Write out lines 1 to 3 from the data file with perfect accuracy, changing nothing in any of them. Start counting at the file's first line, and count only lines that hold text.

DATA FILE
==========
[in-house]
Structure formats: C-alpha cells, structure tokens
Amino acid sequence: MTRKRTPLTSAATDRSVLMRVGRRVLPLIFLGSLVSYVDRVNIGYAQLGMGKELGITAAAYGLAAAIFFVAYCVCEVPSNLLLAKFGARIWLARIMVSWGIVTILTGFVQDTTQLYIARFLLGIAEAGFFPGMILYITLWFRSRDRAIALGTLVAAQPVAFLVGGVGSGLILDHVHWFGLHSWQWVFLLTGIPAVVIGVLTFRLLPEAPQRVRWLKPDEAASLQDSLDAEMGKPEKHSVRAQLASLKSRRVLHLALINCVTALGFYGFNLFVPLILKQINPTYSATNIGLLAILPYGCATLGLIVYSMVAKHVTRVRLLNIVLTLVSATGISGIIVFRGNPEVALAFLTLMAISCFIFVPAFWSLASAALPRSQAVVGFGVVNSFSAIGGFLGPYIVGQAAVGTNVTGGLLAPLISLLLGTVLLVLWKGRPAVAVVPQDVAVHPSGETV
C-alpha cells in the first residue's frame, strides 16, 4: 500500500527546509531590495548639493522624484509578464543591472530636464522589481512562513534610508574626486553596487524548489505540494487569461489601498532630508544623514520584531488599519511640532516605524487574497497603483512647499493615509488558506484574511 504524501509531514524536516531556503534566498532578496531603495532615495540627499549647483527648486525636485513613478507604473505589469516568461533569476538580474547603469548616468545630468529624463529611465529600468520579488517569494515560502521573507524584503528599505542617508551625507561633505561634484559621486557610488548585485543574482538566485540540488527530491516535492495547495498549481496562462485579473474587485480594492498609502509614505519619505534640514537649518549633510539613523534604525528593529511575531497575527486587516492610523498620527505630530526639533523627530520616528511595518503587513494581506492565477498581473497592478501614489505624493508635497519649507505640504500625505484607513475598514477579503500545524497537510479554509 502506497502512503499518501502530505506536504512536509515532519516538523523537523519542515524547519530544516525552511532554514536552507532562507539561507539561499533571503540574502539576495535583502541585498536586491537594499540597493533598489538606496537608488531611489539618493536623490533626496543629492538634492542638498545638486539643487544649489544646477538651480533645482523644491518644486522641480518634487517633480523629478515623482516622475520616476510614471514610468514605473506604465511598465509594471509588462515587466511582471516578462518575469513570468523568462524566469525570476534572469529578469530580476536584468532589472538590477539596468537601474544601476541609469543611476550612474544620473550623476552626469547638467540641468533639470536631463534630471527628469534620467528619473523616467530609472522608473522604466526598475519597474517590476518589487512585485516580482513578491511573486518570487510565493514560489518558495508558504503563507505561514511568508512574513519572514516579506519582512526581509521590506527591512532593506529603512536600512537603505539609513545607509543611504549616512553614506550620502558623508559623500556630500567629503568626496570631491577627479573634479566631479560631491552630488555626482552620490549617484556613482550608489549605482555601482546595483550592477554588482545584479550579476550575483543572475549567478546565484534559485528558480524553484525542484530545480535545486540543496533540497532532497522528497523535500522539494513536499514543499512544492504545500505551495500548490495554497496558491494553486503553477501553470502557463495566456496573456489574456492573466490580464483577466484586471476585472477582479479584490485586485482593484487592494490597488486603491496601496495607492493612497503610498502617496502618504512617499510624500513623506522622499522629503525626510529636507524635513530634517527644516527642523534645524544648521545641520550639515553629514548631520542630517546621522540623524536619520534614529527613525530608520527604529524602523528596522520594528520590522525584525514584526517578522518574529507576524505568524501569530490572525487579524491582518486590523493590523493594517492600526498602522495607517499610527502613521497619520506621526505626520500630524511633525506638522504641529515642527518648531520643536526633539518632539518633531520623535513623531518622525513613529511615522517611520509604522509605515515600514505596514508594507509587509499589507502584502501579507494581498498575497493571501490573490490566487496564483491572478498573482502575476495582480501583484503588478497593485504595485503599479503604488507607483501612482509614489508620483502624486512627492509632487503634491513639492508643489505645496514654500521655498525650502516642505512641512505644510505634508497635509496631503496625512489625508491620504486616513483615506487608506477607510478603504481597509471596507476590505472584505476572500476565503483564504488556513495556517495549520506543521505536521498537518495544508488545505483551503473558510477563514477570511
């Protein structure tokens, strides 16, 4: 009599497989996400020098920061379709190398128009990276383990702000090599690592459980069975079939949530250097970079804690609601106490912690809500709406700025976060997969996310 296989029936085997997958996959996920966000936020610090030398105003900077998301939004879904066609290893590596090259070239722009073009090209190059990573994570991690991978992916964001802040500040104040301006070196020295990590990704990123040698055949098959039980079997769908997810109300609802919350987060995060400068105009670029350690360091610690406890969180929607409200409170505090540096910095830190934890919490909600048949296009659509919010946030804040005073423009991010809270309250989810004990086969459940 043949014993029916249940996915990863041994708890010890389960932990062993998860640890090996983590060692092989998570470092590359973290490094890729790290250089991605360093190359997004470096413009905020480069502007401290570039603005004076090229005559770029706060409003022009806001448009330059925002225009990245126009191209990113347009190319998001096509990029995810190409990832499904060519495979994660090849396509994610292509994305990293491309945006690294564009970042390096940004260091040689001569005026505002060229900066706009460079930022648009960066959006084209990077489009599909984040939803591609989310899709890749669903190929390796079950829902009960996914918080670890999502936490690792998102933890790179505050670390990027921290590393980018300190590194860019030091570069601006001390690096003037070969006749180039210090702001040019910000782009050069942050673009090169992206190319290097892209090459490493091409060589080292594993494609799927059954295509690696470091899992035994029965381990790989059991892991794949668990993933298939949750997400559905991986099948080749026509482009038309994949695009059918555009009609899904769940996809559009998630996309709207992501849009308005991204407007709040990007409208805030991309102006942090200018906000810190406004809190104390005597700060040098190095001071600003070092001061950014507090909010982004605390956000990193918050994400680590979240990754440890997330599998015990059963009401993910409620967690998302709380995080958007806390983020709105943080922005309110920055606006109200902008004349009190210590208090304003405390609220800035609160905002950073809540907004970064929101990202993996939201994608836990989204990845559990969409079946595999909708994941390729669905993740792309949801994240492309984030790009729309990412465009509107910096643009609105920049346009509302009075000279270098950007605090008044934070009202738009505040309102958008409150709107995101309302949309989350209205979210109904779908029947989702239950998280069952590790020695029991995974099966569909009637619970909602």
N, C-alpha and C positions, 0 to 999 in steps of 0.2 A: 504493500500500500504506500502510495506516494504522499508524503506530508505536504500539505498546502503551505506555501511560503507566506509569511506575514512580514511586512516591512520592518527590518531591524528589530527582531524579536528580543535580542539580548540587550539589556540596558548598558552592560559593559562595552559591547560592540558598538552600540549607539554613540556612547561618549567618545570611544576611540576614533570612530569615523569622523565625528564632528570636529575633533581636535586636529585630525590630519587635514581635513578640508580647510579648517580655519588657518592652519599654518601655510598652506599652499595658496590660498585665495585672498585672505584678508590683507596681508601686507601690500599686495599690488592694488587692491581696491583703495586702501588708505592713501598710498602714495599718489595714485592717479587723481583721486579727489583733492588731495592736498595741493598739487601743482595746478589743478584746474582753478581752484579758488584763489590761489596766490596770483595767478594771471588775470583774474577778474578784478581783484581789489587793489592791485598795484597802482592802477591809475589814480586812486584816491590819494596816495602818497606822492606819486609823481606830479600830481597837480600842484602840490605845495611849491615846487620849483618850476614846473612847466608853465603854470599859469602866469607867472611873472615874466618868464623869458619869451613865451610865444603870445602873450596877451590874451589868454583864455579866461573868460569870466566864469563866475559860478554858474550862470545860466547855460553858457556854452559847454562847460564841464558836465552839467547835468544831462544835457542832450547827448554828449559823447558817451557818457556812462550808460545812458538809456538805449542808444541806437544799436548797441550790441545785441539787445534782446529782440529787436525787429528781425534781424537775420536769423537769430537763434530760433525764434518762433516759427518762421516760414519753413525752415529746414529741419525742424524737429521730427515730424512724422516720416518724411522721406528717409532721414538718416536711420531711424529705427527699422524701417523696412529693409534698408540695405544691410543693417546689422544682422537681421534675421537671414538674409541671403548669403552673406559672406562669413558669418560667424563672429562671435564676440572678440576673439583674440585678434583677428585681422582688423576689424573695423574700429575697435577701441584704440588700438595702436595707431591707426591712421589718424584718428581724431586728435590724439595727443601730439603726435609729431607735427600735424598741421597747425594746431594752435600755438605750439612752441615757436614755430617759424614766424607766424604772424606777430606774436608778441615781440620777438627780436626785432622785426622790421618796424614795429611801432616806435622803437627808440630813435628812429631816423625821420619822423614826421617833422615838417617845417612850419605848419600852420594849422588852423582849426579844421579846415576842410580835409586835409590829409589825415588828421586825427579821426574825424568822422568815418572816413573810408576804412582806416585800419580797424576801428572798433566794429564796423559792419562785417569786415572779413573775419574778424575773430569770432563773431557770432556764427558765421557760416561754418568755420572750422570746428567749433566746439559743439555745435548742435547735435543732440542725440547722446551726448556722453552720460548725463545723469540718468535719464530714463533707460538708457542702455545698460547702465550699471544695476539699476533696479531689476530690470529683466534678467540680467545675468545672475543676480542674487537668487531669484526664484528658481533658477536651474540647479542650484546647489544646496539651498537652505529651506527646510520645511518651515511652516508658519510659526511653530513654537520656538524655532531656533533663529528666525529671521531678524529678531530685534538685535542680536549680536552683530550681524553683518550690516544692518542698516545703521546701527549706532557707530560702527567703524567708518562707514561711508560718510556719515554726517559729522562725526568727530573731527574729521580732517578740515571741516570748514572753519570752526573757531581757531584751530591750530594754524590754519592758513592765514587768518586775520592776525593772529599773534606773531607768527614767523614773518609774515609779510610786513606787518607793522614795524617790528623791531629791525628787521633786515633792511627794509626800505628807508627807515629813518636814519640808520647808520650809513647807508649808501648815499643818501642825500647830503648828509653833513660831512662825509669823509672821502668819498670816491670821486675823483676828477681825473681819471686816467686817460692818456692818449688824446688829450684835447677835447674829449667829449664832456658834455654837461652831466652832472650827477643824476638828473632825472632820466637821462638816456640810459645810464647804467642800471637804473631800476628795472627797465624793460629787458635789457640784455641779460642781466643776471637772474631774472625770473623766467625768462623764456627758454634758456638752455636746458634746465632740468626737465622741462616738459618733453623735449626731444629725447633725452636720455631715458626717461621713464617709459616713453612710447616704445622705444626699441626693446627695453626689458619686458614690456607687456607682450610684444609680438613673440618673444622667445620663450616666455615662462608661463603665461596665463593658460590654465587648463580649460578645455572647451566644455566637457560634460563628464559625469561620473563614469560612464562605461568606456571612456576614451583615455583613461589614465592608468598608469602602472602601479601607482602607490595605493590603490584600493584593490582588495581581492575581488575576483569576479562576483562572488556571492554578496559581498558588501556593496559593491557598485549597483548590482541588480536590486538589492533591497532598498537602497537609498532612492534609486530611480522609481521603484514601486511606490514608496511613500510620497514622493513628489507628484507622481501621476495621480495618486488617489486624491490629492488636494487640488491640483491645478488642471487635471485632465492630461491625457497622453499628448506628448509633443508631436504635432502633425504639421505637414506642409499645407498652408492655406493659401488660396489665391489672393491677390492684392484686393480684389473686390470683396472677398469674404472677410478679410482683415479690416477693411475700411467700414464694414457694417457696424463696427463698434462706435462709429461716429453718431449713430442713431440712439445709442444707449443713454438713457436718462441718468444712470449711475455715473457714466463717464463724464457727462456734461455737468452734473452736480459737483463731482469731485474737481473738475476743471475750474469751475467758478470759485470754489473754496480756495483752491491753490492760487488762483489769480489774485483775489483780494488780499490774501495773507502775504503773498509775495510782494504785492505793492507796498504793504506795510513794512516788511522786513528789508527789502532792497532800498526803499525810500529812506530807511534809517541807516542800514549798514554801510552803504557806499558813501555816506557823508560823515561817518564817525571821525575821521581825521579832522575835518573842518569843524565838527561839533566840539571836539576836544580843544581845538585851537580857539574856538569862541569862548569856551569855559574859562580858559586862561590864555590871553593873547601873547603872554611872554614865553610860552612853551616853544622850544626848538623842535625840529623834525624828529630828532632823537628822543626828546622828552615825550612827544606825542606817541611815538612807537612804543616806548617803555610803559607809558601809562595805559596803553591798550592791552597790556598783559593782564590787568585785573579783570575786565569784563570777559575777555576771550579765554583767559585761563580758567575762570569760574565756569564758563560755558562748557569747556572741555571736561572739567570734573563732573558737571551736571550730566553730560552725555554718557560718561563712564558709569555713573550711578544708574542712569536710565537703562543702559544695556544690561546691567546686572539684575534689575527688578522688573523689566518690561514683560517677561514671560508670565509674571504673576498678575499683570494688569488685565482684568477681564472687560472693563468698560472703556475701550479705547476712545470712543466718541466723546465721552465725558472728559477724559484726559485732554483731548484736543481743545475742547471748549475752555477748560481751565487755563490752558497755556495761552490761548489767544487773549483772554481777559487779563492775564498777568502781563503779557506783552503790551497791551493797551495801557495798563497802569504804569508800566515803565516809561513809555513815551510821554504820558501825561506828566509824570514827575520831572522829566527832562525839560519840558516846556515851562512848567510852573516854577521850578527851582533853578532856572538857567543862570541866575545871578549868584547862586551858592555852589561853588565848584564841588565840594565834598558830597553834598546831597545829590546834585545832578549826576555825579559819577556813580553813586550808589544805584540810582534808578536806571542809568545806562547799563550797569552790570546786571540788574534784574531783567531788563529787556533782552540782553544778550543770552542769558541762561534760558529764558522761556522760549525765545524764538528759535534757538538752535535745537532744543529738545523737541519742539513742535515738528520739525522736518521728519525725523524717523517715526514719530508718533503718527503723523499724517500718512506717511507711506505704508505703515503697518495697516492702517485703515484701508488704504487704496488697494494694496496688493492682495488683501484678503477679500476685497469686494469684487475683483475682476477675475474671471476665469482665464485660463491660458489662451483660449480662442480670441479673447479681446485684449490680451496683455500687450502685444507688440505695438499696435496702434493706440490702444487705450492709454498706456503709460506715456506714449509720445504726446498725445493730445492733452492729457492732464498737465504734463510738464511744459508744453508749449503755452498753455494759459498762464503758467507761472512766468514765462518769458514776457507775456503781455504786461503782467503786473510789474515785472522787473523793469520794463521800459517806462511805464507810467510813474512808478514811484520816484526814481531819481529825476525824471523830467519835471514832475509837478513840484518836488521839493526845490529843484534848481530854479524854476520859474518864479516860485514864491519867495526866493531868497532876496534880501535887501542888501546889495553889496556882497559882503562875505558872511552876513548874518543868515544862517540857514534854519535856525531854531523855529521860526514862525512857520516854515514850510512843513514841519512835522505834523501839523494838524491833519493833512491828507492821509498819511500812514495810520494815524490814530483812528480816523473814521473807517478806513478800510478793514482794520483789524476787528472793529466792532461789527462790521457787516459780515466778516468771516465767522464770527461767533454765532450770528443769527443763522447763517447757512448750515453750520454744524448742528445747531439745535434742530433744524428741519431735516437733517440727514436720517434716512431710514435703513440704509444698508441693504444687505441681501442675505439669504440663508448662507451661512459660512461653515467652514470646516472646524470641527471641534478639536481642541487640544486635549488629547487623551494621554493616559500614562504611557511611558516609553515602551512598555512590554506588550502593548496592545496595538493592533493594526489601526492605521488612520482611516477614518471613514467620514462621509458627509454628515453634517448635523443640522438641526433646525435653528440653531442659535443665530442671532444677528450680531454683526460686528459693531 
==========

[in-house]
Structure formats: C-alpha cells, structure tokens
Amino acid sequence: MTRKRTPLTSAATDRSVLMRVGRRVLPLIFLGSLVSYVDRVNIGYAQLGMGKELGITAAAYGLAAAIFFVAYCVCEVPSNLLLAKFGARIWLARIMVSWGIVTILTGFVQDTTQLYIARFLLGIAEAGFFPGMILYITLWFRSRDRAIALGTLVAAQPVAFLVGGVGSGLILDHVHWFGLHSWQWVFLLTGIPAVVIGVLTFRLLPEAPQRVRWLKPDEAASLQDSLDAEMGKPEKHSVRAQLASLKSRRVLHLALINCVTALGFYGFNLFVPLILKQINPTYSATNIGLLAILPYGCATLGLIVYSMVAKHVTRVRLLNIVLTLVSATGISGIIVFRGNPEVALAFLTLMAISCFIFVPAFWSLASAALPRSQAVVGFGVVNSFSAIGGFLGPYIVGQAAVGTNVTGGLLAPLISLLLGTVLLVLWKGRPAVAVVPQDVAVHPSGETV